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Healing begins after Grand Rapids' mass murder | News

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Healing begins after Grand Rapids' mass murder

GRAND RAPIDS- (WZZM) - The victims of last week's mass murder in Grand Rapids are being remembered.

On Wednesday, funeral services were held for three of the victims. A celebration of life service for the remaining four victims is set for Friday.

Wednesday night, city leaders and community members gathered in the Creston neighborhood in hopes of beginning the healing process.

More than 150 people filled the pews at Second Congregational United Church of Christ, just a few blocks away from the home where three lives were lost.

Edye Evans-Hyde set the tone for the event by singing, "My Soul is Weary," describing the feelings of many who attended.

Several local leaders spoke, including Grand Rapids city commissioner Rosalynn Bliss.

"We're here tonight to be together," said Bliss. "We're here tonight for [the Creston community]; we're here to support you and be with you, as together, we begin this journey of healing."

It's a journey nobody in attendance Wednesday night expected to have to take. But Creston neighbors feel like last Thursday's events have created a new normal, and the healing gathering was their new beginning.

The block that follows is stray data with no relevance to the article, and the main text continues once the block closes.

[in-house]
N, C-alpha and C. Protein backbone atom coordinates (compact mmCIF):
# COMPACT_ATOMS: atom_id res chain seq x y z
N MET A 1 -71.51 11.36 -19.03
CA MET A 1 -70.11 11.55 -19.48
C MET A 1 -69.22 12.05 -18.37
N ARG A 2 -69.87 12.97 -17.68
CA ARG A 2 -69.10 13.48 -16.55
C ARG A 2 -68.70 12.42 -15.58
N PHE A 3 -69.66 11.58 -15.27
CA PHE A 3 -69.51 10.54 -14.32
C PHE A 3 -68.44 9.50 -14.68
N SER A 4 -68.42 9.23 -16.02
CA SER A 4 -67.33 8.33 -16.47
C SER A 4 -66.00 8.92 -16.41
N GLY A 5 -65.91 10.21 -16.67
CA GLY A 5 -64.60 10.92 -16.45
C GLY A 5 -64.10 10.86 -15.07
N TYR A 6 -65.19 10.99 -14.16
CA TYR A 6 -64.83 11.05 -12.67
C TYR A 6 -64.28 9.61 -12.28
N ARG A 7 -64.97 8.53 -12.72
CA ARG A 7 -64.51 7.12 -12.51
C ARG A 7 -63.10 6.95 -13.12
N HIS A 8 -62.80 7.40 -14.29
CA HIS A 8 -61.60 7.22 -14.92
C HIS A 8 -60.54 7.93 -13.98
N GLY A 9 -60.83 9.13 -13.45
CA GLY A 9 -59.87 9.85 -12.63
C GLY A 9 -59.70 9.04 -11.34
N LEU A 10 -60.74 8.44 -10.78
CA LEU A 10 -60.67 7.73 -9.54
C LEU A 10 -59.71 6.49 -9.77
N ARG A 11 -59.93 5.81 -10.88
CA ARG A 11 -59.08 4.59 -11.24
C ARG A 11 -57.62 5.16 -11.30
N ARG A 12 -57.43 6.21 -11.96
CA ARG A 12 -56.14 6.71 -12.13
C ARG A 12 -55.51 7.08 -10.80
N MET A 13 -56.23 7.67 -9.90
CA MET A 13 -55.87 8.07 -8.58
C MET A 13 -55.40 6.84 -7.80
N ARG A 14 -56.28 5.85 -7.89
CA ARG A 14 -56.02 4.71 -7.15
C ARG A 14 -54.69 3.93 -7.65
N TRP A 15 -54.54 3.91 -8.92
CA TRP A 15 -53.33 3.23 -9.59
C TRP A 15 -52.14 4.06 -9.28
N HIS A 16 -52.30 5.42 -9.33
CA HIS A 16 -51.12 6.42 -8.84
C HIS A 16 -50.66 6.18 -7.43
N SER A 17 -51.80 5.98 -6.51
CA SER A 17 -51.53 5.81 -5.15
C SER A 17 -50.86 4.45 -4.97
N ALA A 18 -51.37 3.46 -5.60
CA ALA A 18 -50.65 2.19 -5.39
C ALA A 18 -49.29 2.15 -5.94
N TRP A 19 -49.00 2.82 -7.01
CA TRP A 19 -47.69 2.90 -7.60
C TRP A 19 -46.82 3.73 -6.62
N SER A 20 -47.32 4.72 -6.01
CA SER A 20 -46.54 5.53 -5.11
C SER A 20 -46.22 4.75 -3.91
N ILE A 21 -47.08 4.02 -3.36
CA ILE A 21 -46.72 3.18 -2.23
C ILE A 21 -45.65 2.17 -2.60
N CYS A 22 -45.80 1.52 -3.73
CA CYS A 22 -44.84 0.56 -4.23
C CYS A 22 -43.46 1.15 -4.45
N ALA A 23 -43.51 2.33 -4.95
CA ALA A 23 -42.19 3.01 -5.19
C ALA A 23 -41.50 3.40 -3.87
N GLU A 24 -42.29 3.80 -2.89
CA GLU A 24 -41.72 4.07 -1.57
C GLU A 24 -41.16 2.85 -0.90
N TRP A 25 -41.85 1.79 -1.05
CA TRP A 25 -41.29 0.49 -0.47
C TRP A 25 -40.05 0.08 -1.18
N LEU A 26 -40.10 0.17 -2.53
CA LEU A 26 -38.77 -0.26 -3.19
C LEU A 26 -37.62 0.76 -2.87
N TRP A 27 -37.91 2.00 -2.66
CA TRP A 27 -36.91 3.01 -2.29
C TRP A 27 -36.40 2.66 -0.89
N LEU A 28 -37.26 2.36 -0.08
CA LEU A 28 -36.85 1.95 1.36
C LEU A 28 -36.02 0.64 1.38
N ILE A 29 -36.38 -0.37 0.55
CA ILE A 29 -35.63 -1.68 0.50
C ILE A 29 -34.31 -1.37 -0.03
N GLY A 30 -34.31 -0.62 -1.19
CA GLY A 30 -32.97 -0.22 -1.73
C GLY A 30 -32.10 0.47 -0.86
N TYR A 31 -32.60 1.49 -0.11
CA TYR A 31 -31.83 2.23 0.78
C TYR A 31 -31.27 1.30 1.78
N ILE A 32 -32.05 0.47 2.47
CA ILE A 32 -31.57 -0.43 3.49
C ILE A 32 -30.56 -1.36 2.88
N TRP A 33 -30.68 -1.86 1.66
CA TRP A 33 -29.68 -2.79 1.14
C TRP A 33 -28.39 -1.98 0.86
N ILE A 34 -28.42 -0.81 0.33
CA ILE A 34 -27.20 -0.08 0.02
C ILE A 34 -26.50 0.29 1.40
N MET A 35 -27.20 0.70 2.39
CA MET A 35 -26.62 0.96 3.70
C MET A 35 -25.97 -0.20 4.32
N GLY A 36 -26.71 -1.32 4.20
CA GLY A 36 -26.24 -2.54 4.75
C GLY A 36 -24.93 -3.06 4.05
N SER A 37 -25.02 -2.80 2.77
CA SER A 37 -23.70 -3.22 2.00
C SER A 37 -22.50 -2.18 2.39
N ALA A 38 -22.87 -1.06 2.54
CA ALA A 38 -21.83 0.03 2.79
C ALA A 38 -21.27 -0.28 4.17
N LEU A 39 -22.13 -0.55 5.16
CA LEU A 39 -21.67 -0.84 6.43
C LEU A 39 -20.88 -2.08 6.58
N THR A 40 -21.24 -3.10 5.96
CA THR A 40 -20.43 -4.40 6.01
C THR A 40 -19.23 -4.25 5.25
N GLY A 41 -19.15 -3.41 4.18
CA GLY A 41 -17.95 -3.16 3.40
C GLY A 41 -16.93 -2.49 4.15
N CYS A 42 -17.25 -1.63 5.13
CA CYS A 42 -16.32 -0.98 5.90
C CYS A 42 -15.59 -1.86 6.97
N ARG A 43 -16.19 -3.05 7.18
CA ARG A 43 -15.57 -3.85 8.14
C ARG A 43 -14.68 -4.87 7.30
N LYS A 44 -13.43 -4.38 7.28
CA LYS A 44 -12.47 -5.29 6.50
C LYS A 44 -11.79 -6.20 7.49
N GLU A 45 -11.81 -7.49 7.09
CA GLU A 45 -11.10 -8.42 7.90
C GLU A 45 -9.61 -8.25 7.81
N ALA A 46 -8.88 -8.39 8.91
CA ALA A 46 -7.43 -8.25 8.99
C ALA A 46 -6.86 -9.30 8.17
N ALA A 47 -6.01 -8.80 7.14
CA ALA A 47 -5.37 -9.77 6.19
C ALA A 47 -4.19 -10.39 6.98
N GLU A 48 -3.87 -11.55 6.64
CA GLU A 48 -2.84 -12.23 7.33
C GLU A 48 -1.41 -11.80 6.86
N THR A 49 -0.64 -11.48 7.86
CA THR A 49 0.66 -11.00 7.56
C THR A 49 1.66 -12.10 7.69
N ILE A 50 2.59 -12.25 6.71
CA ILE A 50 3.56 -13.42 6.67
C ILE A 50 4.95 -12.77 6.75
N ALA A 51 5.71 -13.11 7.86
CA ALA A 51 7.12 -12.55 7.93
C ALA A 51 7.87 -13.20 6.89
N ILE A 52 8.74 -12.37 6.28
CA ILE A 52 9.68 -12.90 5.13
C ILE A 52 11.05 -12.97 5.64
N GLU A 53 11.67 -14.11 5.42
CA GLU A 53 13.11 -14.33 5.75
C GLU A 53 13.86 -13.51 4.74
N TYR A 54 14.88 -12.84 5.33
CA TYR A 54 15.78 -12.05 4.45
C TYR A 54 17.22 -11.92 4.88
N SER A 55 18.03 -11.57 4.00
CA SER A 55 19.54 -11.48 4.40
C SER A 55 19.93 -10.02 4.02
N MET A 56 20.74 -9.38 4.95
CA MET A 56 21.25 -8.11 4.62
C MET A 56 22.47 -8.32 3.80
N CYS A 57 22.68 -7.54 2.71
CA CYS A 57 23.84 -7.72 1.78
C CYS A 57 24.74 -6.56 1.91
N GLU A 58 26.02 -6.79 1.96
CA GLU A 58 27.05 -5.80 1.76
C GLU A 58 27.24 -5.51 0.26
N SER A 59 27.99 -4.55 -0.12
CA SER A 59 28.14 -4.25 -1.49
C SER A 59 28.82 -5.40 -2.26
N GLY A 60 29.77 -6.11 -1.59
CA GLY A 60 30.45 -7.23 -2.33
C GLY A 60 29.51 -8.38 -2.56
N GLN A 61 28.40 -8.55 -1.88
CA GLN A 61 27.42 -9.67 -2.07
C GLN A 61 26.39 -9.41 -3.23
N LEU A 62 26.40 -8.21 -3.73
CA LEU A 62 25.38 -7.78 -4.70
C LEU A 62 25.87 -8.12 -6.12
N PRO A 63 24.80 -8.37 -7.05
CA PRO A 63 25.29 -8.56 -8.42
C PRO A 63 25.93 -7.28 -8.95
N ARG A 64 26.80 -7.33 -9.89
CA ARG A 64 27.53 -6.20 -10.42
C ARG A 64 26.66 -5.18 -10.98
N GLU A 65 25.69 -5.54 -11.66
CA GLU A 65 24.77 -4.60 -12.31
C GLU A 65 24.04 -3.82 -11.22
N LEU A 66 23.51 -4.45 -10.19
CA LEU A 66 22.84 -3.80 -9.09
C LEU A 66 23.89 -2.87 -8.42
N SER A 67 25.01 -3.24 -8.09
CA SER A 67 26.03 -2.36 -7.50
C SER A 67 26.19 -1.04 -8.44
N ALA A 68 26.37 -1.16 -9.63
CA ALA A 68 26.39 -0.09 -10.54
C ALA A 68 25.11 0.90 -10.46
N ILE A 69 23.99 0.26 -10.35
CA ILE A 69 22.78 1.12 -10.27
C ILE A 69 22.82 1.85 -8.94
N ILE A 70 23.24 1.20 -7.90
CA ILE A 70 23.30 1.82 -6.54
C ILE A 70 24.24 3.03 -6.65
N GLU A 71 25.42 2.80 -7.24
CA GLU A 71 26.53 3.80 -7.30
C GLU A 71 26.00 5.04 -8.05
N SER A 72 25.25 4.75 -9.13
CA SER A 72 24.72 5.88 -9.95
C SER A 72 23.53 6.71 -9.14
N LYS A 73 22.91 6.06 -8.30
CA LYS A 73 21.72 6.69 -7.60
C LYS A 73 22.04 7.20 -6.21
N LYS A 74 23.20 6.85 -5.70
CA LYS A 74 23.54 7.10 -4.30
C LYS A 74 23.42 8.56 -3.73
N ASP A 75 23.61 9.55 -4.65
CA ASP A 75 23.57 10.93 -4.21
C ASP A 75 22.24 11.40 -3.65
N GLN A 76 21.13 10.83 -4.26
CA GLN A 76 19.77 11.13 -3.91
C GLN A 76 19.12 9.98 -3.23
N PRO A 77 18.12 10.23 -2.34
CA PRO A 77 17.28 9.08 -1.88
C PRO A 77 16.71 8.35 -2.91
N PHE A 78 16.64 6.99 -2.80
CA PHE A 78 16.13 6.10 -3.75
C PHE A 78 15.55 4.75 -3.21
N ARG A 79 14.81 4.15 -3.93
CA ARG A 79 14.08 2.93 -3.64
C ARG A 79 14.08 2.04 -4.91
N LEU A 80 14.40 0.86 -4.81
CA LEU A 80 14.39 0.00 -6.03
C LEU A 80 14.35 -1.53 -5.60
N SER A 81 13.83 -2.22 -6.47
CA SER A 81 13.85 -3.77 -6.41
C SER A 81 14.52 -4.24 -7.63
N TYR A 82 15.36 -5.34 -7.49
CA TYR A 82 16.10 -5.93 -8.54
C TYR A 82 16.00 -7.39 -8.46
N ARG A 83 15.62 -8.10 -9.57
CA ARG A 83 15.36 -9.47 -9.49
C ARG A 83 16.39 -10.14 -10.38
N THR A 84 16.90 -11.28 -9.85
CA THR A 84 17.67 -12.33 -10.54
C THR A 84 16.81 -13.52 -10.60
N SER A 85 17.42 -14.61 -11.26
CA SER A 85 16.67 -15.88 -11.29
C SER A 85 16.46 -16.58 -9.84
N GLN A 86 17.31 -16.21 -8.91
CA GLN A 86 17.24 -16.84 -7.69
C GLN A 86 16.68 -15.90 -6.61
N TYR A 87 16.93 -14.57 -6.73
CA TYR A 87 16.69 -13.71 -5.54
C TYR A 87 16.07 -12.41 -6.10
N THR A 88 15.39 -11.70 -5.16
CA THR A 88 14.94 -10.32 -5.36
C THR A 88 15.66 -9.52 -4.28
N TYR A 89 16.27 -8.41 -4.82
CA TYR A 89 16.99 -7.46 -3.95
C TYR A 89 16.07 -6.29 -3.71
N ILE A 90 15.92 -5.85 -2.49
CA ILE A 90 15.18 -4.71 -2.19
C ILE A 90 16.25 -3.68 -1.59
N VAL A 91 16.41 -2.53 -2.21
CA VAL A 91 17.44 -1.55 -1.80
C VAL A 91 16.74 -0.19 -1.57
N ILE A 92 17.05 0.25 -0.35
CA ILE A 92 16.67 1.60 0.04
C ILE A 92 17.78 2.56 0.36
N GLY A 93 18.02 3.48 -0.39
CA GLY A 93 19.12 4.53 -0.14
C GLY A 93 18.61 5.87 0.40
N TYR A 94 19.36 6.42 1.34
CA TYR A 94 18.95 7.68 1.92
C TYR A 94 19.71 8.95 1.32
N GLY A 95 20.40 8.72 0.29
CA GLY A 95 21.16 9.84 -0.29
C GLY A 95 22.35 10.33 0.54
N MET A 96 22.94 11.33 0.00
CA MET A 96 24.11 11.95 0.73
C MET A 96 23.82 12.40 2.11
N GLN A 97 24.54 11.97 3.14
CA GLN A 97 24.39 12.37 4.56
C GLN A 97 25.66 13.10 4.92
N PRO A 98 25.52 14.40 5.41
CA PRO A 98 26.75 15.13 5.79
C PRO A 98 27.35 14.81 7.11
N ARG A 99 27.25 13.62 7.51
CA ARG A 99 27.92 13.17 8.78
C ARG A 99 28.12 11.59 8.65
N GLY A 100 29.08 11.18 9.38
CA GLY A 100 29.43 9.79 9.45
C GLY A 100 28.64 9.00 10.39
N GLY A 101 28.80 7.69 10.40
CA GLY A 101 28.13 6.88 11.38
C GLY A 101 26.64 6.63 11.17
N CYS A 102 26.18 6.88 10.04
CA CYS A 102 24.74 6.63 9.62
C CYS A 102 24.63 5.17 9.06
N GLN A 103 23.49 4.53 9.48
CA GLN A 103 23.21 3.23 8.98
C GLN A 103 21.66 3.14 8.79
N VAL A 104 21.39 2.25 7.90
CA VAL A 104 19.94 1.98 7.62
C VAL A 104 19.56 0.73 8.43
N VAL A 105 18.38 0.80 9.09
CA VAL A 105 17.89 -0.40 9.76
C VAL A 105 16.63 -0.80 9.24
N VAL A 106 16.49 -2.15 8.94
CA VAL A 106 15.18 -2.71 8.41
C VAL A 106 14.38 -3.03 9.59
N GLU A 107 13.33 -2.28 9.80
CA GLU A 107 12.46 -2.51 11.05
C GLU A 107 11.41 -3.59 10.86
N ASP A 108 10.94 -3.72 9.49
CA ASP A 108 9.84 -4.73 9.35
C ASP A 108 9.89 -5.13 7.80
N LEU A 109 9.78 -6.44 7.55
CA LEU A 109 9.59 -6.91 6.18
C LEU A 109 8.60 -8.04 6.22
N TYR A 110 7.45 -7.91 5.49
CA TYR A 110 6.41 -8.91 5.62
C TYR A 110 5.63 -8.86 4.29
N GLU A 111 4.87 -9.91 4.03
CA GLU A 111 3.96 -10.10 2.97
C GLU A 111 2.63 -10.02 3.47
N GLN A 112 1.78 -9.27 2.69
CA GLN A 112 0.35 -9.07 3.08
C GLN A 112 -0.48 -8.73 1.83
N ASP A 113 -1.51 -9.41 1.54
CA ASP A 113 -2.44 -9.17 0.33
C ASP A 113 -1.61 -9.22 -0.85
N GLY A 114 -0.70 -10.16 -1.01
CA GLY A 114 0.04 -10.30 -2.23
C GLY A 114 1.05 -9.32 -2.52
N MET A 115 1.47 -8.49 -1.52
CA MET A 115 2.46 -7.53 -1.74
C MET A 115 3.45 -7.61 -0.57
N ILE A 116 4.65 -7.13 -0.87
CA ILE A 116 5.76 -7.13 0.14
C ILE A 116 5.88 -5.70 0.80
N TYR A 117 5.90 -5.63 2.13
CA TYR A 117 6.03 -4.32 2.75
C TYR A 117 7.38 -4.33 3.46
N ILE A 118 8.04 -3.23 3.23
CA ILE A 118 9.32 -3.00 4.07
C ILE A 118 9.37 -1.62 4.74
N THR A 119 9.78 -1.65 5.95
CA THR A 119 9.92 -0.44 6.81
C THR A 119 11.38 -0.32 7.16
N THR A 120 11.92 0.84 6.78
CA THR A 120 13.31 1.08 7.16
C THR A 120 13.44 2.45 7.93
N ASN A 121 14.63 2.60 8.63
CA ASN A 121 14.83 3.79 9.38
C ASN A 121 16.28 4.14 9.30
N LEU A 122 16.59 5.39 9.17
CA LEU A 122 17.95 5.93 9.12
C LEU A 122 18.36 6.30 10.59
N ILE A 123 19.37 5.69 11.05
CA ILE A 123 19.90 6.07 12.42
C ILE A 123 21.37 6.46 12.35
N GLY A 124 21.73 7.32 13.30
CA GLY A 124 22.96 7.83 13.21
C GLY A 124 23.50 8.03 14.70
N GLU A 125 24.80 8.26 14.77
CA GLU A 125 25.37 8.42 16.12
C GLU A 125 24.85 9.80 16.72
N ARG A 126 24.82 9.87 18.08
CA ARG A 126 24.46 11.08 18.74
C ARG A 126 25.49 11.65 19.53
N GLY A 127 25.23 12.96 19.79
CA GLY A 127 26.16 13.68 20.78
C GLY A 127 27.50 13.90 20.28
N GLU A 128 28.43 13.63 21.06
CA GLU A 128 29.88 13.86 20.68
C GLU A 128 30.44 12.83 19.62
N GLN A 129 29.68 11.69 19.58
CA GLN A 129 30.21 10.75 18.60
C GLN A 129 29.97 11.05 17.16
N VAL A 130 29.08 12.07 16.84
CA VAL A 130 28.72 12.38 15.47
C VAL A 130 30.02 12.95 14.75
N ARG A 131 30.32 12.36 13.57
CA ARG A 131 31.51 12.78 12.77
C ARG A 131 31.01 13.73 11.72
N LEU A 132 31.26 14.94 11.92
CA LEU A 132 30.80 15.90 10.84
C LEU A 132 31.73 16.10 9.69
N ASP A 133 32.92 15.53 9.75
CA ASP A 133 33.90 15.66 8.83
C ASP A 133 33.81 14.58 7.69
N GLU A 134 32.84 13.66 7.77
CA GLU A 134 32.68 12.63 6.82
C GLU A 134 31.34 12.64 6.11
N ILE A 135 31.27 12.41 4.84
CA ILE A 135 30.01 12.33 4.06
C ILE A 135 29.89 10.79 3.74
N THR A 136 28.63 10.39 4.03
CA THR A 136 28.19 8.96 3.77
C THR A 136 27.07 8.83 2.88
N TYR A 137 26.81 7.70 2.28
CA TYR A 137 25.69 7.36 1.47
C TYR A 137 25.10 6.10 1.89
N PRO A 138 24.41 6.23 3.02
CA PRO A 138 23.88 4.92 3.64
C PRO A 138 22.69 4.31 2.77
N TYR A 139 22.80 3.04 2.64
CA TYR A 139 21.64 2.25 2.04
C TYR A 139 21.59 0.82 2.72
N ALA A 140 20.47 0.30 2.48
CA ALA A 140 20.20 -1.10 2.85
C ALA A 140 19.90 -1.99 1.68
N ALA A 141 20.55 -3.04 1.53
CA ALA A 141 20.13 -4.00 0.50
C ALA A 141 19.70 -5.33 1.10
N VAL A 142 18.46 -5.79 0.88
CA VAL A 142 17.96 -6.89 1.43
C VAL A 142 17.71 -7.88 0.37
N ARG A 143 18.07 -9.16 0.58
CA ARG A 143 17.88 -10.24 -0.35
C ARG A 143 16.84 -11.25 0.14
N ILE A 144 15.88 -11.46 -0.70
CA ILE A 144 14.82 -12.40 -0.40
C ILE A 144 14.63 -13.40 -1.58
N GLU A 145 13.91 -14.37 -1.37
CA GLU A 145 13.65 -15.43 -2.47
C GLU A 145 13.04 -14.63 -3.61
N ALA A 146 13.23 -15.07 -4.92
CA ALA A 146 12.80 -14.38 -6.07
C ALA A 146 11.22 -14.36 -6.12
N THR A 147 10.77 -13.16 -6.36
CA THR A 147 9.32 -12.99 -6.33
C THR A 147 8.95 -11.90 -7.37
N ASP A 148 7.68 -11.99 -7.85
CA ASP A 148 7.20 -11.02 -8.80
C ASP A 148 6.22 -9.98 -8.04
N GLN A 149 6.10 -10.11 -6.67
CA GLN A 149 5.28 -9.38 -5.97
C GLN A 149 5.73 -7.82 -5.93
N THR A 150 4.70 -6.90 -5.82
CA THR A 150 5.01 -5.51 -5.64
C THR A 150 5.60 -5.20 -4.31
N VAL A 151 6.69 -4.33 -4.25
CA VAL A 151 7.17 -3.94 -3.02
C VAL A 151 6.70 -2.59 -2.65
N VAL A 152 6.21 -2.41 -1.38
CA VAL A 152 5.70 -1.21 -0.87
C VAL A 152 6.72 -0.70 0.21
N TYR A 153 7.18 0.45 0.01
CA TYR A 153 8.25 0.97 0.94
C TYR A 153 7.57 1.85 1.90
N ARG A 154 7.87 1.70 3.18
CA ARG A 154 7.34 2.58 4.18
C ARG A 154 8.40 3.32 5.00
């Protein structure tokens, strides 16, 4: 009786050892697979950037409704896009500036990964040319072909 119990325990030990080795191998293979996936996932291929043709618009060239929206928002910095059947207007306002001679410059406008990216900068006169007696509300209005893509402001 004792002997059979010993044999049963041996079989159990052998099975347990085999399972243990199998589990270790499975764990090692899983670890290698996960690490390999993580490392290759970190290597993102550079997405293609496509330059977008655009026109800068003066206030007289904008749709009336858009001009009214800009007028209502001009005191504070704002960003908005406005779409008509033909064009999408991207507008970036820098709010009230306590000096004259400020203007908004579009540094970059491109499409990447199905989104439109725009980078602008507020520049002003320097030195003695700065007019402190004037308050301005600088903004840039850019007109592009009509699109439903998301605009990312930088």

Grand Rapids Police Chief Kevin Belk received a standing ovation from the crowd when he took the podium. It was the community's way of thanking the man who handled last week's tragic events to the best of his abilities.

"Our heavy hearts and our prayers continue to those families and friends and neighbors whose lives have been shattered, "said Belk. "We share in their grief."

Grand Rapids Mayor George Heartwell was the final speaker. He told the community members that he felt like his personal healing began that night.

"For the first time, I started to cry," said Heartwell, who appeared shaken while standing at the pulpit.  "You see, I've had my 'strong mayor face' on since last Thursday."

"If we cry, we cry," added Heartwell. "If we can find a place to laugh, we laugh, because that's okay, too; that's all part of what it means to heal."

When the service concluded, grief counselors from Pine Rest were on hand to meet one-on-one with anyone who needed support.